Now that spring is just around the corner, it’s perfectly normal to start forming that to-do list of repairs and renovations around the house. The warmer weather is particularly handy for any outdoor renovations you’d like to have done in 2020. One of those projects may be to have vinyl siding installed or replaced on your home.
Before you rush into this job, however, it’s always a good idea to take a little time and do your research so you know what to expect. Here’s a look at some of the pros and cons of vinyl siding on the exterior of your home.
The Pros of Vinyl Siding
When it comes to the pros of vinyl siding, the list is long. Perhaps one of the biggest is the fact you can buy it ready to go in terms of the color. There is no need to paint it, and you can choose from all kinds of colors. And what’s great is that the paint will never need touch-ups down the road.
That takes us to the maintenance, which is very low with vinyl siding. You’ll want to do your best to keep it clean by removing dirt, debris, dust, and cobwebs, but that’s about it.
Another huge pro is the cost. Vinyl siding is known for being extremely affordable in terms of exterior material for a home.
The Cons of Vinyl Siding
When it comes to the cons, one of the most common complaints that homeowners have is the fact that over time, vinyl siding can start to grow mold on it. It tends to take on a slimy or even a fuzzy look and can range in color from black to red, to dark deep green. Often it will be accompanied by an odor that is musty – a tell-tale sign of mold growth. You never want to ignore mold as it can cause structural damage, trigger allergies, and cause more serious health issues.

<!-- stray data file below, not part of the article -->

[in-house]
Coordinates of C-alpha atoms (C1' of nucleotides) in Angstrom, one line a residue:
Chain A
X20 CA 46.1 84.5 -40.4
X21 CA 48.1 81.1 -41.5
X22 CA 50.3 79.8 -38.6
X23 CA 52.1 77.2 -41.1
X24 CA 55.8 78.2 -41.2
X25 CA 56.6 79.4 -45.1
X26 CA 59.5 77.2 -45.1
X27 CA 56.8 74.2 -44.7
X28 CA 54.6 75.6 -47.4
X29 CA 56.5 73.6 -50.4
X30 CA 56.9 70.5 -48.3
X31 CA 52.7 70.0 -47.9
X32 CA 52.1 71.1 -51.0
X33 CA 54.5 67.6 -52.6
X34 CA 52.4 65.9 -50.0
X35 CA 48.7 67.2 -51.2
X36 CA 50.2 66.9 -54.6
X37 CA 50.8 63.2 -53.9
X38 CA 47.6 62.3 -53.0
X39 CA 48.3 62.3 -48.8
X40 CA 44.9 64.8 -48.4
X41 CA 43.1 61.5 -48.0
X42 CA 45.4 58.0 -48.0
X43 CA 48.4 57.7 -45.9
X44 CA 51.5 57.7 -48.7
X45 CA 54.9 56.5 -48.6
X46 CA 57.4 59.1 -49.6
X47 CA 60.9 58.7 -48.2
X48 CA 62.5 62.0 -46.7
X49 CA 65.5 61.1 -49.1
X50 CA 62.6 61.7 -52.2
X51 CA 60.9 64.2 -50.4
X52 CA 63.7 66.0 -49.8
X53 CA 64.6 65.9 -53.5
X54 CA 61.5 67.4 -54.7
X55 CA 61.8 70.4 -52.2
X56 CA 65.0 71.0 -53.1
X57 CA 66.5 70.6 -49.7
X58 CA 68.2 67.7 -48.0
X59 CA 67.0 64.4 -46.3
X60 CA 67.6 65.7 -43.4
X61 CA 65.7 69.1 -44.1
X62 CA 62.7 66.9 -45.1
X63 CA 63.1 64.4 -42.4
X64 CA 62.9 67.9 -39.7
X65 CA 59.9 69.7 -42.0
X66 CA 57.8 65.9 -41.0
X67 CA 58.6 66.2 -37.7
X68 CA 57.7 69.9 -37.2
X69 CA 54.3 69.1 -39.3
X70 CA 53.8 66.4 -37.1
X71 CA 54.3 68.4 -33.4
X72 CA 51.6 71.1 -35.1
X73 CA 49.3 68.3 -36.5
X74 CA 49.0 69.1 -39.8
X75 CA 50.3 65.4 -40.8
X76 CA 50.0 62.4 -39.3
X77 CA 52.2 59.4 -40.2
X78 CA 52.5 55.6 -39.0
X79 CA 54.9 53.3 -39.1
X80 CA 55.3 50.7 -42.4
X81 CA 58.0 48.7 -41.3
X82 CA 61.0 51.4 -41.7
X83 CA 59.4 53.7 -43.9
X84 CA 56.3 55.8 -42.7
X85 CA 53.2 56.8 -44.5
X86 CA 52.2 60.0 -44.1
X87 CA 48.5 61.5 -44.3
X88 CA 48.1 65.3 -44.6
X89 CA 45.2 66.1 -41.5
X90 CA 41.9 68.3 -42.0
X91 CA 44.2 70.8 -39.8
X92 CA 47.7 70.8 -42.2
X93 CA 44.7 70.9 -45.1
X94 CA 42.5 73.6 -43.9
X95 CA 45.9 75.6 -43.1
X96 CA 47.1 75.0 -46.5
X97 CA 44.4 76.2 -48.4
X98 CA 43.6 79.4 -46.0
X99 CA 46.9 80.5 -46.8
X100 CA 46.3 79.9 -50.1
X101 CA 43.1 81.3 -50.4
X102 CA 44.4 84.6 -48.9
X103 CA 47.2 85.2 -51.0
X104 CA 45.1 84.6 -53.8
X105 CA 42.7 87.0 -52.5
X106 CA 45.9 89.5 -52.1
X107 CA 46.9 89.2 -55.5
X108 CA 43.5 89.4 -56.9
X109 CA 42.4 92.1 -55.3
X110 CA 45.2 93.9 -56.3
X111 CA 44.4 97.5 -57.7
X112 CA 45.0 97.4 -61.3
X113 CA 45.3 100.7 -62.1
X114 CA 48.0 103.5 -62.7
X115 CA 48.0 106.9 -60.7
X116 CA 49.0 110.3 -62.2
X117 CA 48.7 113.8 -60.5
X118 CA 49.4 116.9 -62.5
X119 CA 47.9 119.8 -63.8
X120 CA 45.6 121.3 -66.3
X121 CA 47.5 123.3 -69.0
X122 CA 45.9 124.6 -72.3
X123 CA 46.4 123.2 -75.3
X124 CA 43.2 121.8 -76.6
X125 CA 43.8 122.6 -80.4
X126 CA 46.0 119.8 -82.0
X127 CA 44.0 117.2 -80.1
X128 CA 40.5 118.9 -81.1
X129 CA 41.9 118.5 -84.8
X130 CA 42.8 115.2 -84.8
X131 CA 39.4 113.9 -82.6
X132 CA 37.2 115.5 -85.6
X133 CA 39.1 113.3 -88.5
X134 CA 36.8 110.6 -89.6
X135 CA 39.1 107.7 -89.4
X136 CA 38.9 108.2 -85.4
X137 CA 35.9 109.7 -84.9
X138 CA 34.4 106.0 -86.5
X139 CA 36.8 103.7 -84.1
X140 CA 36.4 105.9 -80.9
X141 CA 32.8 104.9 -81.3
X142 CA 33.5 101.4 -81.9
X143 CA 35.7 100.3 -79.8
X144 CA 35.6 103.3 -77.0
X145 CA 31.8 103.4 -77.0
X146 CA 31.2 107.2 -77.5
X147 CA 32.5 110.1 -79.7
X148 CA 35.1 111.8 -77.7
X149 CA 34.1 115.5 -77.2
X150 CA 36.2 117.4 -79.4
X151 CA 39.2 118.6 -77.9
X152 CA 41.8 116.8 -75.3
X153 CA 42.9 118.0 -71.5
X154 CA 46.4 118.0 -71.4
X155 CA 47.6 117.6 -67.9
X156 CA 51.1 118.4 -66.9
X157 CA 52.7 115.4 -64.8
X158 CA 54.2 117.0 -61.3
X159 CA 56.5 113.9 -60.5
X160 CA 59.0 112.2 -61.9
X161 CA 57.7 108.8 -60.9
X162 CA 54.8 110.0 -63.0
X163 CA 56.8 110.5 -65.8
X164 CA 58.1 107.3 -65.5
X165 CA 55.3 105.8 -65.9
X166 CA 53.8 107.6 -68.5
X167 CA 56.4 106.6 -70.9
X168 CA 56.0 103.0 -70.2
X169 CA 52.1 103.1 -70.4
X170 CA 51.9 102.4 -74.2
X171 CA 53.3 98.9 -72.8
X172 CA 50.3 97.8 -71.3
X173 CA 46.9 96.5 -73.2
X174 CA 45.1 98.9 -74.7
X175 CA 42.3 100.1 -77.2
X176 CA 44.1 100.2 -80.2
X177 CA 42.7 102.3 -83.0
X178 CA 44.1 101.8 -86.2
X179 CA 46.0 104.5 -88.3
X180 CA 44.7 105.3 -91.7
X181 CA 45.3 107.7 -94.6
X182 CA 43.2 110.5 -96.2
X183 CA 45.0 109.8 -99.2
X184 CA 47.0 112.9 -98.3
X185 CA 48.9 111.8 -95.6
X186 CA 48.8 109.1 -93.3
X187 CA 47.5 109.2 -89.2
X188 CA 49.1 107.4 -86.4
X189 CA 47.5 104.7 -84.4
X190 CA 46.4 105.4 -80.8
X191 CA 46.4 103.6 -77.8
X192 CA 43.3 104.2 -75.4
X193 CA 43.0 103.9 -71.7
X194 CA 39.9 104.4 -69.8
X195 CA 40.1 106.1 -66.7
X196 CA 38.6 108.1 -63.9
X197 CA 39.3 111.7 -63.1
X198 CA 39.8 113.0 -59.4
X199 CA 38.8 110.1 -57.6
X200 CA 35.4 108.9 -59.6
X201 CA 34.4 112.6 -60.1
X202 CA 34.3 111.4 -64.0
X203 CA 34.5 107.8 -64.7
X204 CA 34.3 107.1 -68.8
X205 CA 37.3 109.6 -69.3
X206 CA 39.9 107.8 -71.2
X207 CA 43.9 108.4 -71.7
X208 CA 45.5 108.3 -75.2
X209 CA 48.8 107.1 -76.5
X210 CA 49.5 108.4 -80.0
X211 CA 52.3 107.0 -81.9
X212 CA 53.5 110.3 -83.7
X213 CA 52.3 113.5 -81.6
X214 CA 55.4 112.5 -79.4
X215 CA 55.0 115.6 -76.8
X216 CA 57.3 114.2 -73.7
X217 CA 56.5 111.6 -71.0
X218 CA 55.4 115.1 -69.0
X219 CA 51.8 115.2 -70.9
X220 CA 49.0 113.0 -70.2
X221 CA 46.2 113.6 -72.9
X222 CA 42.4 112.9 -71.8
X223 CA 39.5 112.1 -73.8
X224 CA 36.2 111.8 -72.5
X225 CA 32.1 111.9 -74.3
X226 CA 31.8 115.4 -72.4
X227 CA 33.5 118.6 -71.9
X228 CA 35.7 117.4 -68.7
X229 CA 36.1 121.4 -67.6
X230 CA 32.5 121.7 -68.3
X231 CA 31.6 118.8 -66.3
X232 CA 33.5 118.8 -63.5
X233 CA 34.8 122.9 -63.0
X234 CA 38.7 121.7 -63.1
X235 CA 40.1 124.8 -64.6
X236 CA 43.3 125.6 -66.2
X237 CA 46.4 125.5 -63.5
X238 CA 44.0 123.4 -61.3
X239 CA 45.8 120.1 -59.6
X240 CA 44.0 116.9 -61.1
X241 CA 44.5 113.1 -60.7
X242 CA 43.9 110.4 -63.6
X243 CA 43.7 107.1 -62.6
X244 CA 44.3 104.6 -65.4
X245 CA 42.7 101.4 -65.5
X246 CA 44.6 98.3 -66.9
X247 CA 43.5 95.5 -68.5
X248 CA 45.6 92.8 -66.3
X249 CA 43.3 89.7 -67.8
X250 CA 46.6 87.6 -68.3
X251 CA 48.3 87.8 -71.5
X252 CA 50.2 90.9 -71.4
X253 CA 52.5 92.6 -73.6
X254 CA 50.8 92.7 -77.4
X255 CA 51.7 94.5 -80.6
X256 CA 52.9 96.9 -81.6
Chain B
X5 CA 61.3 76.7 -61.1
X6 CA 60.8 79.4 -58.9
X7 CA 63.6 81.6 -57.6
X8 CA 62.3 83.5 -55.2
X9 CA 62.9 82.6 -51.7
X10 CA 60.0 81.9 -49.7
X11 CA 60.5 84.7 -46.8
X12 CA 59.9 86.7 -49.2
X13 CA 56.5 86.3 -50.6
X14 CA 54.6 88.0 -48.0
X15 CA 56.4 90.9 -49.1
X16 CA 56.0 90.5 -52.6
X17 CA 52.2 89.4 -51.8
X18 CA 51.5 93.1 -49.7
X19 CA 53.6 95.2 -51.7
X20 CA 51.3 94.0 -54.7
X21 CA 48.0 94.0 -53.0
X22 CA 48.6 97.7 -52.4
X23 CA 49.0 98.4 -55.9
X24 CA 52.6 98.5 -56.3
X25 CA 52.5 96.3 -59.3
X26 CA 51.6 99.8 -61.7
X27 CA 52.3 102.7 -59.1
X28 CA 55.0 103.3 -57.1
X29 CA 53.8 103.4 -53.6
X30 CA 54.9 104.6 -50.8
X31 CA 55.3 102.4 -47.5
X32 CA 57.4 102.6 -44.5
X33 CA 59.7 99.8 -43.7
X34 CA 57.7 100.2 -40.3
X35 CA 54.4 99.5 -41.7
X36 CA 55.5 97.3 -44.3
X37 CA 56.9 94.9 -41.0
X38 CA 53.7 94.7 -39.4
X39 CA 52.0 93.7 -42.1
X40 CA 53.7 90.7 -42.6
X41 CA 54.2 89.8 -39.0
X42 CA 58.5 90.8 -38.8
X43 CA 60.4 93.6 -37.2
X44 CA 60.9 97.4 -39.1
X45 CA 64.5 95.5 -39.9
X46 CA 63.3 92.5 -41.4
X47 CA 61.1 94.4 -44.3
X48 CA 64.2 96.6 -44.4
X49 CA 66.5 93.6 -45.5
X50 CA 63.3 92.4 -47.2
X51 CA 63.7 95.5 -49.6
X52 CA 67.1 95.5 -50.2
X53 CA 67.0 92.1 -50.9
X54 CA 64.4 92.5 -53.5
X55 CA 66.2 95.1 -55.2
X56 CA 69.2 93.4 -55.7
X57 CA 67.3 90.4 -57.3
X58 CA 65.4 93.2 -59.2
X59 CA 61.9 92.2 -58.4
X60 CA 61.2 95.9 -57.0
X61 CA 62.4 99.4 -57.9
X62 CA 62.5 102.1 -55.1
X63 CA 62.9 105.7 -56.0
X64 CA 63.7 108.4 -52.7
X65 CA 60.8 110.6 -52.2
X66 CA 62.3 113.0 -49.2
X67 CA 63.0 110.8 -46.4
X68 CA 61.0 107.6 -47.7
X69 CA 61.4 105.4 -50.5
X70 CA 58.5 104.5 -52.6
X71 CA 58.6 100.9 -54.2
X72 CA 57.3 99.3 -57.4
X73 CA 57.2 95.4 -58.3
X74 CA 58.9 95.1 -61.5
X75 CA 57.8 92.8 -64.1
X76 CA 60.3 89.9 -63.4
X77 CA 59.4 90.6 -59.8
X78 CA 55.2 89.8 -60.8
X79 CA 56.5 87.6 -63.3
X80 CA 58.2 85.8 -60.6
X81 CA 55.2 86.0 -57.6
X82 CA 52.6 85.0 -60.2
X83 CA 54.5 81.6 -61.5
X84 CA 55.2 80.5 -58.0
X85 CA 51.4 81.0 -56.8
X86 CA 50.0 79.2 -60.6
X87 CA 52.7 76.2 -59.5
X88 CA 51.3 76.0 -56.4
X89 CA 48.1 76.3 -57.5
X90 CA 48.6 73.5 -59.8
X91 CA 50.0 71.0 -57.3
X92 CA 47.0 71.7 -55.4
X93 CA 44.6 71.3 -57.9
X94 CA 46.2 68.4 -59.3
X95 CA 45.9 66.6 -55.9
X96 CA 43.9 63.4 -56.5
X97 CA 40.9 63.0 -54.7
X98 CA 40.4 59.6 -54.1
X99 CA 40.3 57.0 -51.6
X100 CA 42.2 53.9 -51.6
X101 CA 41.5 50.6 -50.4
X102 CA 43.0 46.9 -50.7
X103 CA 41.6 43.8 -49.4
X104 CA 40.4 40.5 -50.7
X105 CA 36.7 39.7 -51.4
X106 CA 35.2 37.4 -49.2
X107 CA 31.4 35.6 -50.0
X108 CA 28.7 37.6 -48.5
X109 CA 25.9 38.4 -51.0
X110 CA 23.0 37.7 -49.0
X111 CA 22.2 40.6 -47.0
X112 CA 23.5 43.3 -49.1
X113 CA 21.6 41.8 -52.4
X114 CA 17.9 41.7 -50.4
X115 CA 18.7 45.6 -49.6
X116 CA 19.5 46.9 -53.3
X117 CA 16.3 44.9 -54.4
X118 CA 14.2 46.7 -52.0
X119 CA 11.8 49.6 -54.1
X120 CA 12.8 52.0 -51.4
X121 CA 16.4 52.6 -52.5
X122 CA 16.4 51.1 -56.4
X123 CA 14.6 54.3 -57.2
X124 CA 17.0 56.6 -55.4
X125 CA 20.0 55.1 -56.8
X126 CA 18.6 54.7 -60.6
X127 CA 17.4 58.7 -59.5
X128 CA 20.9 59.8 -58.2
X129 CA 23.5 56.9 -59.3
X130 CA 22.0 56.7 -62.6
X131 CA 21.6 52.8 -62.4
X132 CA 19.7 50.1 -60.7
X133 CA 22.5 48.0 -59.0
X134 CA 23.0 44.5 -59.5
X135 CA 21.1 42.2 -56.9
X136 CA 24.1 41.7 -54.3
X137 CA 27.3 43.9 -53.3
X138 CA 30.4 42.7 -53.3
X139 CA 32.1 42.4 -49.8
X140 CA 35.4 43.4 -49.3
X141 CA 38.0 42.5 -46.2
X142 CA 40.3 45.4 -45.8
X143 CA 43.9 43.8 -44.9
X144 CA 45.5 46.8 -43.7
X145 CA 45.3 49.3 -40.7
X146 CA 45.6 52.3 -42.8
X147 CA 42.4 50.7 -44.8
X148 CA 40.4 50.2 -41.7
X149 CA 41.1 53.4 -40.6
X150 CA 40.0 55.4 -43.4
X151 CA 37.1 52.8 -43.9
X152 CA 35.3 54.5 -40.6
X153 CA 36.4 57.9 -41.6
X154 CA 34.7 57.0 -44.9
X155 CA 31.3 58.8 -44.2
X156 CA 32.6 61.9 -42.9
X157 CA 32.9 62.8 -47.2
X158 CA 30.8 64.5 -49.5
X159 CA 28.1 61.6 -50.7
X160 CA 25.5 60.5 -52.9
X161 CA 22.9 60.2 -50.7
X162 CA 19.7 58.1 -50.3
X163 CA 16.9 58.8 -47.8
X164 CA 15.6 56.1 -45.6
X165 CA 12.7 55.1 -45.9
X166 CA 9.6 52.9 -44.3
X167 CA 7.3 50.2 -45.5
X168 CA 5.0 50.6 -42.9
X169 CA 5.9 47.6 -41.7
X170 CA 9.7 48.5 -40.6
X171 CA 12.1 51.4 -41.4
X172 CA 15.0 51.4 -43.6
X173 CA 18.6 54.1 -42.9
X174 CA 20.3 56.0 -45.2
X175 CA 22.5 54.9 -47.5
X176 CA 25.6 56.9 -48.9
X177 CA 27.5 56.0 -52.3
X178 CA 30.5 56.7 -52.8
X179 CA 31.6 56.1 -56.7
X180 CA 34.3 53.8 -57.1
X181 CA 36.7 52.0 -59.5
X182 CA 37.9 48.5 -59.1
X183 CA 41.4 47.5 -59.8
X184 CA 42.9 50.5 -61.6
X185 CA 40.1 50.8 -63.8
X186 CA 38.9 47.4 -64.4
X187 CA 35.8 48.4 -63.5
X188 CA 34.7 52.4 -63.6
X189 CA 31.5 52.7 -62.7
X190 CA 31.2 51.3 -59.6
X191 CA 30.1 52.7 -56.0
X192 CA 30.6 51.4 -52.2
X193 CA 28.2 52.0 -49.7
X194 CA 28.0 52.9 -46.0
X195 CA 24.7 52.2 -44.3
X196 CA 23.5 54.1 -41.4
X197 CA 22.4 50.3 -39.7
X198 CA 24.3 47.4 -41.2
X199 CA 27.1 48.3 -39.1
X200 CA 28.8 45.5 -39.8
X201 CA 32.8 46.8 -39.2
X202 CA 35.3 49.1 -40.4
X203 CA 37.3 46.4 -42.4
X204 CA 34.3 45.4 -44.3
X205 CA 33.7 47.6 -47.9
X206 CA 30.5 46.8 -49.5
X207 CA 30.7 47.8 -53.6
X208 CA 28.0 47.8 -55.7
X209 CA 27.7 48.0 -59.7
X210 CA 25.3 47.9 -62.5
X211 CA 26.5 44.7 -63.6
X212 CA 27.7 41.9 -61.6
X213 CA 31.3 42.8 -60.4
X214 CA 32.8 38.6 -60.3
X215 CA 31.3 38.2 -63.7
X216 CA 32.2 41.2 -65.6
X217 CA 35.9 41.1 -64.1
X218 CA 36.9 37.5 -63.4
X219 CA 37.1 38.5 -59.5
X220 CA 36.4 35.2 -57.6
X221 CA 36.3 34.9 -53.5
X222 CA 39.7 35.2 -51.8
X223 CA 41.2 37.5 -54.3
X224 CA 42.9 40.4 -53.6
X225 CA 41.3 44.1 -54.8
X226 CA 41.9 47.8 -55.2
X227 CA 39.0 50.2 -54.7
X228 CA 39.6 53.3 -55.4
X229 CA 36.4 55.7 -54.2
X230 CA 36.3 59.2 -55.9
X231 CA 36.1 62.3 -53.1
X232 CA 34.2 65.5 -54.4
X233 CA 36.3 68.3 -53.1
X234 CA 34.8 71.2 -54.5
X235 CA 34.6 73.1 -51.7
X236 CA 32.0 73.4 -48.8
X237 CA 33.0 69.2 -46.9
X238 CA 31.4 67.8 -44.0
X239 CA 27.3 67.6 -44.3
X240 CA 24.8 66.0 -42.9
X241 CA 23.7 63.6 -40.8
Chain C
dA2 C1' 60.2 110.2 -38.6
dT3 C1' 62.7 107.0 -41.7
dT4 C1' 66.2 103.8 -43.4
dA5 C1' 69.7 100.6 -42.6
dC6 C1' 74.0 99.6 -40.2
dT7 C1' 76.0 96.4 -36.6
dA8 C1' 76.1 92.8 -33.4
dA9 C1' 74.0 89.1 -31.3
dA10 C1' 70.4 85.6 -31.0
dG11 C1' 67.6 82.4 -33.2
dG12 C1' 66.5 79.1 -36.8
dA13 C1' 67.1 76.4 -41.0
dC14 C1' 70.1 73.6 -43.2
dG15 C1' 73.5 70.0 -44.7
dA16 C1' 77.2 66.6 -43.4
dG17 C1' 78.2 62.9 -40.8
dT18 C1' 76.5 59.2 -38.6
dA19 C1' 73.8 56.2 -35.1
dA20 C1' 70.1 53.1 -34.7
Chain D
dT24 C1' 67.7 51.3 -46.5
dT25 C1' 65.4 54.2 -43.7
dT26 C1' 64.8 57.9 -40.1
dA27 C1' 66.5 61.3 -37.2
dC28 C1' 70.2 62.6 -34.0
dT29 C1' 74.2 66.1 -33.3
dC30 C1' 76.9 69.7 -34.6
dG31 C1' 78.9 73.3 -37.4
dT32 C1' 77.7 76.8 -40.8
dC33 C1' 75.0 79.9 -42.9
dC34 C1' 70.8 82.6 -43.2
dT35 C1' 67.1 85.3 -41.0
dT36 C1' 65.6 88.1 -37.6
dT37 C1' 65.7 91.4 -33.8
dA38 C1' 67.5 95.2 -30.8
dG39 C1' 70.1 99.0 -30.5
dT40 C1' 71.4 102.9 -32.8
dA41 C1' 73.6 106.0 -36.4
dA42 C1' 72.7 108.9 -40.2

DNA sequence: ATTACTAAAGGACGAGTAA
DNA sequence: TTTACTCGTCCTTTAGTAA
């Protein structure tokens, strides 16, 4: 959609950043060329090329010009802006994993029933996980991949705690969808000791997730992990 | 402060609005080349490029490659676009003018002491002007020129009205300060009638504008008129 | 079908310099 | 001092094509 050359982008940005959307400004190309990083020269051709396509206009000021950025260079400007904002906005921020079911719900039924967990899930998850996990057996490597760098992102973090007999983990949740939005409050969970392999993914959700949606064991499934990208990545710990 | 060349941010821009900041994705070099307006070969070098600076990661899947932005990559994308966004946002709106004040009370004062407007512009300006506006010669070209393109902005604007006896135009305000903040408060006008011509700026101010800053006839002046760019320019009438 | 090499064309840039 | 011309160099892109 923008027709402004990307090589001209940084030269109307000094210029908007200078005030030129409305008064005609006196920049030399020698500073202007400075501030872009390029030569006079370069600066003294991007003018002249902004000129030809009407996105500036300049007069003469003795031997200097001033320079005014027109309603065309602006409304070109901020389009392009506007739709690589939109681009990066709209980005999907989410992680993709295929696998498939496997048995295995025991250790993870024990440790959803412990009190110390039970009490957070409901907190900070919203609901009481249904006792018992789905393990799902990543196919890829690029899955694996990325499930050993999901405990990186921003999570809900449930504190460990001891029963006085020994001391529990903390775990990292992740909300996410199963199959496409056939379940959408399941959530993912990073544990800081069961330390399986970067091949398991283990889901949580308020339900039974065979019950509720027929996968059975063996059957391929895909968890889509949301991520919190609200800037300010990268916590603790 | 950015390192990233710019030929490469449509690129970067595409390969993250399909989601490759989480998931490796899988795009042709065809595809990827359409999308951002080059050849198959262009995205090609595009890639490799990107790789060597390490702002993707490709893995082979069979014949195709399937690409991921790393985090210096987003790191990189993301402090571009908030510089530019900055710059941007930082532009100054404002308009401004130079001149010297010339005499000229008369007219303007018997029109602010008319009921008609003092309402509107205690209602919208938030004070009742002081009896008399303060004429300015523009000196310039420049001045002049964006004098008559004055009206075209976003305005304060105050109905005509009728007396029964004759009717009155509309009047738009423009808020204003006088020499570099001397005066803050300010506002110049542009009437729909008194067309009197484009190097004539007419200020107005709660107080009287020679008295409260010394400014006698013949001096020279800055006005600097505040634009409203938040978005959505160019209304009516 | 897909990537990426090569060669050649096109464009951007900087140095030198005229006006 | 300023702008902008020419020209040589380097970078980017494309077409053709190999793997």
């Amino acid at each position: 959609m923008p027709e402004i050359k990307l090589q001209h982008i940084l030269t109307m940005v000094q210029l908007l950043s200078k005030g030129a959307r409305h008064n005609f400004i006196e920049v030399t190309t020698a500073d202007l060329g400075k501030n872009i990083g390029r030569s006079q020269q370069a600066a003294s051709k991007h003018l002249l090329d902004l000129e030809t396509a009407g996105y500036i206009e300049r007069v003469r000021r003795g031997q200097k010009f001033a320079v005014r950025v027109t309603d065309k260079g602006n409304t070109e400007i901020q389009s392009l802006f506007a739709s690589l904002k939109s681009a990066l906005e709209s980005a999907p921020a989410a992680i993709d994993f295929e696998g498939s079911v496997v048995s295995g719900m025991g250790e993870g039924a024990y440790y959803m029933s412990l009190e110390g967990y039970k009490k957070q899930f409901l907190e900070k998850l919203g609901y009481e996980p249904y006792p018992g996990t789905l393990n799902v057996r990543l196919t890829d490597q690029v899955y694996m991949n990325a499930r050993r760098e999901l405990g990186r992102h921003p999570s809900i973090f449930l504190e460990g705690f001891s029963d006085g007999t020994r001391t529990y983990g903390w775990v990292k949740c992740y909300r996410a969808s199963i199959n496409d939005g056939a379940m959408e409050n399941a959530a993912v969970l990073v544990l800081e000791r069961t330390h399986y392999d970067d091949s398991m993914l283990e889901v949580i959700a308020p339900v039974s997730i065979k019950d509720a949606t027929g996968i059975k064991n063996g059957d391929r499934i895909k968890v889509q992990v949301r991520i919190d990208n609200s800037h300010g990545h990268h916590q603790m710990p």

If you do find mold, you’re going to need to call in a professional to remove it in a safe and effective manner. As Advantage Construction Inc. explains, it can grow very quickly and get out of hand fast.
Other cons of vinyl siding include the installation, which isn’t exactly straightforward. If you’re a home DIYer, there’s a good chance you won’t be able to tackle this job. In fact, unless a contractor has been properly certified and has the right training, they shouldn’t tackle it either.
Vinyl siding can also bring down the value of your home, as it’s not everyone’s first choice for exterior siding material.
Then there is the environmental factor, and the truth of the matter is that vinyl siding isn’t environmentally-friendly. This is due to the by-products that are created during the manufacturing process.
Give It Plenty of Thought First So, before you go ahead and have vinyl siding installed on your home, it’s worth your time to give it thought and decide if it’s the right material for your house.